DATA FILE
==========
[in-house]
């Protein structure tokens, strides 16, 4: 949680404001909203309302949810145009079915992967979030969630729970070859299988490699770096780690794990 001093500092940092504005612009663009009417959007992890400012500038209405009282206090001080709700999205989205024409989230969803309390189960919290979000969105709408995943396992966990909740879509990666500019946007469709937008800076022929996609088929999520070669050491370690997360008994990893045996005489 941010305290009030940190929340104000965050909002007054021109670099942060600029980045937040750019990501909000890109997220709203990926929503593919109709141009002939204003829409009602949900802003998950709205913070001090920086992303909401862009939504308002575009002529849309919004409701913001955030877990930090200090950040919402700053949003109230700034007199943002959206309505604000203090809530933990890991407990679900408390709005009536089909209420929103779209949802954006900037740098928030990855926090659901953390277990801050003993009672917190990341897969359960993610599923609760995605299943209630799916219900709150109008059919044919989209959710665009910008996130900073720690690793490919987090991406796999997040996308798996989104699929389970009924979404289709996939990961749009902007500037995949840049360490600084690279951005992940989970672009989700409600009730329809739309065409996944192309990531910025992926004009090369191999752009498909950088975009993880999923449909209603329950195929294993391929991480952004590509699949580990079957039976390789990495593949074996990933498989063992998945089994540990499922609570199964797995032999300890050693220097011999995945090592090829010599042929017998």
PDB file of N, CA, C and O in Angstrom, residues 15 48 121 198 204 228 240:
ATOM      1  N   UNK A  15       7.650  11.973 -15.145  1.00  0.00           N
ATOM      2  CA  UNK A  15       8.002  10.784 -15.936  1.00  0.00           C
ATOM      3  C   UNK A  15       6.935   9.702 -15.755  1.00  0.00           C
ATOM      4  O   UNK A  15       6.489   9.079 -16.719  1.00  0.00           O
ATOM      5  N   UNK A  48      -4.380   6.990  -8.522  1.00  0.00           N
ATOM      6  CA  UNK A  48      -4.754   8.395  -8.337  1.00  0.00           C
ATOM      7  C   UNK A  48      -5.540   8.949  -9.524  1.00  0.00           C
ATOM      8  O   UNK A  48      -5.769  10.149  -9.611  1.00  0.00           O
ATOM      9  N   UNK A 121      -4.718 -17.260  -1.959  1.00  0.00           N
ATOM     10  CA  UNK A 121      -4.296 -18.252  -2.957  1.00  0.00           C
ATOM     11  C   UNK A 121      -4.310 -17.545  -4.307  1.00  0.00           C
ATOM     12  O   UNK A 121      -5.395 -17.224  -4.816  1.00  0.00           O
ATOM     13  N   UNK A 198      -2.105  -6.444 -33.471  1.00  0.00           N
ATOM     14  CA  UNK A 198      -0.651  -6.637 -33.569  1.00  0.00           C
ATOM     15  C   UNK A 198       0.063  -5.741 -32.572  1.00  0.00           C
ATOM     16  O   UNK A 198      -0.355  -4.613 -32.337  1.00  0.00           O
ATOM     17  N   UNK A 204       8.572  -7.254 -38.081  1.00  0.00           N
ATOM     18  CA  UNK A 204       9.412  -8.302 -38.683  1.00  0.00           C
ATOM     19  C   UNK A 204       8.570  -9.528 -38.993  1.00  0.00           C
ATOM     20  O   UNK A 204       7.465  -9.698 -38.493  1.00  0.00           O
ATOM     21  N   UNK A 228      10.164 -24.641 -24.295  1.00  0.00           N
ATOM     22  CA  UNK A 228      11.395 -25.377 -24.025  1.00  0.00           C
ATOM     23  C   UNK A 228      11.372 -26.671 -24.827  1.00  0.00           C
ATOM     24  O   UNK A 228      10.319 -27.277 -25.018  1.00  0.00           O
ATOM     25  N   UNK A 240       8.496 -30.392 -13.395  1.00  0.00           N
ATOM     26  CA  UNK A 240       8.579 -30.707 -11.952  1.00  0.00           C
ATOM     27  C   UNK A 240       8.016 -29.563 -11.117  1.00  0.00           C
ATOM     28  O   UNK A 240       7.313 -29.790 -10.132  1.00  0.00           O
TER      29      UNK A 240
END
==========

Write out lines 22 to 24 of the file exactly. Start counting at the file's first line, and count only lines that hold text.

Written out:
ATOM     19  C   UNK A 204       8.570  -9.528 -38.993  1.00  0.00           C
ATOM     20  O   UNK A 204       7.465  -9.698 -38.493  1.00  0.00           O
ATOM     21  N   UNK A 228      10.164 -24.641 -24.295  1.00  0.00           N